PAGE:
How do you get your entire company to support and live your core values? By engaging staff and leaders in defining what your organization stands for. That was the approach taken by Listen Up Español Founders Craig Handley and Tony Ricciardi. The two launched the business—a bilingual call center for the U.S. Hispanic market—in 2006. A strong focus on enthusiastically exceeding expectations for clients and customers produced rapid growth. As the company ramped up to meet the increased demand, Handley and Ricciardi realized that hiring the wrong people was a costly practice.
“We wanted to instill a standard for the type of person who fit well within our culture,” Handley says. The leadership team worked with Chris and Janet Attwood, authors of “The Passion Test,” to learn how to apply the authors’ model for personal growth to the business. Developing the right set of core values to define the culture was a key component.
The leaders enlisted the entire company in the process, says Ricciardi. “Craig and I didn’t want to push our core values upon the employees who work with us, so we came up with them collectively as an organization. It’s much more powerful when you can enroll your employees in helping to shape your company.” LUE’s core values make up the company’s Code of Awesomeness, which includes principles like: “Being true to ourselves and true to others,” “Living life as an extreme sport,” “Growing brain cells,” and “Going beyond ourselves.”
When you have built a company of individuals who share the same passions, it is easier to act upon them. For instance, Handley and Ricciardi discovered definite links between charity upsell programs that they tested and higher performance, as well as the staff’s positive impressions of the workplace. “We attributed that to a happiness level that employees take on when we’re living our value of going beyond ourselves,” Handley says. As a result, LUE expanded its charity upsell activities and now donates more than $150,000 a year to BuildOn, an international nonprofit organization that runs youth service after-school programs in the United States, and builds schools in developing countries. In addition to building schools in Nicaragua and Haiti (a project which several employees were able to participate in), LUE also has created an after-school program for Benito Juarez High School in Chicago. The contact center agents selected the inner city school because 95% of the students are first- and second-generation Mexican Americans. “It’s a great tie-in to our passions for going beyond ourselves and growing brain cells, and helping those kids in the inner city to get a good education, build self-confidence and be productive in life,” says Ricciardi.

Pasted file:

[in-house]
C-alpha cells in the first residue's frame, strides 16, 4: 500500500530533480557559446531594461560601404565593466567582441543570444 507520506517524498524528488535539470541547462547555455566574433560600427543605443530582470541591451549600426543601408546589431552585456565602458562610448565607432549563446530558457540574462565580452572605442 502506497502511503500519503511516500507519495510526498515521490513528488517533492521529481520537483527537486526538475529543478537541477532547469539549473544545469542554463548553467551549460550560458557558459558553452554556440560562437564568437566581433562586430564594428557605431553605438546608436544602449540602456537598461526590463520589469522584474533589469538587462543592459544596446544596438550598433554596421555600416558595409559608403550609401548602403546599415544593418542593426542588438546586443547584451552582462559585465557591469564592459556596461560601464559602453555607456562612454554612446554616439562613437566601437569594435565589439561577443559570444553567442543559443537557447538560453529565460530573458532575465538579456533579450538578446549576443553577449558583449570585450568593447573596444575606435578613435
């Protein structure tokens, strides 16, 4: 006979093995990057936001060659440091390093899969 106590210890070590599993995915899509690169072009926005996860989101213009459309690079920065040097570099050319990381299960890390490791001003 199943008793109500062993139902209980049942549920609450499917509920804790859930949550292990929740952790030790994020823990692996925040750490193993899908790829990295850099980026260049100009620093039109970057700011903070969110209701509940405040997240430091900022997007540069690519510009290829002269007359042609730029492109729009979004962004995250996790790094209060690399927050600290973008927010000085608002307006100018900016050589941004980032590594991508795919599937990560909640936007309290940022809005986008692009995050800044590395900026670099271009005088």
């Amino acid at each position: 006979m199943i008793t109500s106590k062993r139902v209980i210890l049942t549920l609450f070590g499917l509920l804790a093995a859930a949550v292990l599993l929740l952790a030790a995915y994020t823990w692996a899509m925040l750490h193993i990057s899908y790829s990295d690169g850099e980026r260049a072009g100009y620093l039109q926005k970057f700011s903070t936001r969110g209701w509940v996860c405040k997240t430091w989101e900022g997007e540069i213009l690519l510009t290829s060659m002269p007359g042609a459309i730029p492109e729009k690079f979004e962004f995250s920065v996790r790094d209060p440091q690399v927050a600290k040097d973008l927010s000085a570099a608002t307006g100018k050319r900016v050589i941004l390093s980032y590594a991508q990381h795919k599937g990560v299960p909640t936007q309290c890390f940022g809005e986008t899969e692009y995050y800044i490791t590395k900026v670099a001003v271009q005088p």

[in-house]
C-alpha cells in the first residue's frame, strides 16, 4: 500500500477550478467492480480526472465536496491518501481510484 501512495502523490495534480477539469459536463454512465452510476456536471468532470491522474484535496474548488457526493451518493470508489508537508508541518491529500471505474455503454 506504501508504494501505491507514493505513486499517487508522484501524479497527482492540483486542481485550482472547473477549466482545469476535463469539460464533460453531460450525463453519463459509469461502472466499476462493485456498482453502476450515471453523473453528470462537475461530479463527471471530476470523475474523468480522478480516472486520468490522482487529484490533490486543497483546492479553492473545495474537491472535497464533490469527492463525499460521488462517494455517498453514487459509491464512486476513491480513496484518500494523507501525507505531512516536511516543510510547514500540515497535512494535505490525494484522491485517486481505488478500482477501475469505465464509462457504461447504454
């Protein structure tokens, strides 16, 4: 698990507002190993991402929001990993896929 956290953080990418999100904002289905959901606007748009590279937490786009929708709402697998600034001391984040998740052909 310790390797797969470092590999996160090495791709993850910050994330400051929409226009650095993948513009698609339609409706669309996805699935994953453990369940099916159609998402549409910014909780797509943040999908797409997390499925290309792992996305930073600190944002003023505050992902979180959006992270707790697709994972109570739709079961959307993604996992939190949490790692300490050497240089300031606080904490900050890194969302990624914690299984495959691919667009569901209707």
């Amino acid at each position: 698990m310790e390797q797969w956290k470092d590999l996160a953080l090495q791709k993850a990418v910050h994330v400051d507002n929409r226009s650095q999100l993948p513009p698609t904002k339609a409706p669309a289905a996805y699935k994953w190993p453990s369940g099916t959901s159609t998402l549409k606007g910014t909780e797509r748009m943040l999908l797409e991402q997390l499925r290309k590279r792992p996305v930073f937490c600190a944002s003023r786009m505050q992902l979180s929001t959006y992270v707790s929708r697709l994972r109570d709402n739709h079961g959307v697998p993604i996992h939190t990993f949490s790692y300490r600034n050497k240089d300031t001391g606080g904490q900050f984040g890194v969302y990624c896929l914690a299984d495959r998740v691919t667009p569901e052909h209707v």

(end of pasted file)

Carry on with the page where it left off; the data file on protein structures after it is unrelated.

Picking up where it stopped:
Handley and Ricciardi believe that the culture plays a key role in their company’s success—and that it needs to be continuously cultivated and promoted. To ensure that the organization stays focused on it, they assigned that responsibility to a senior-level role.
The company’s director of culture reports directly to the founders. “It’s important to have somebody with a creative mindset keeping our corporate values in front of us by looking for ways to acknowledge people demonstrating their passions and presenting opportunities for us to engage in our passions, as well,” says Ricciardi. In addition to collecting feedback from employees on weekly basis, the “culture ambassador” creates fun and educational activities that support the values, while continuously learning from other companies how to enhance the culture on a daily basis.
What has been the impact of LUE’s culture-driven efforts? “It has helped us to create an environment where people are passionate about awesomeness, and continue to strive higher,” says Handley. “It’s a group of people who will never settle for where we’re at.”
Adds Ricciardi: “Our staff has fueled our company’s growth. We can feel comfortable letting go and trusting the people that we work with to help run the organization, so that we, as leaders, can continue to lead and strategize and continue to grow the business for everyone.”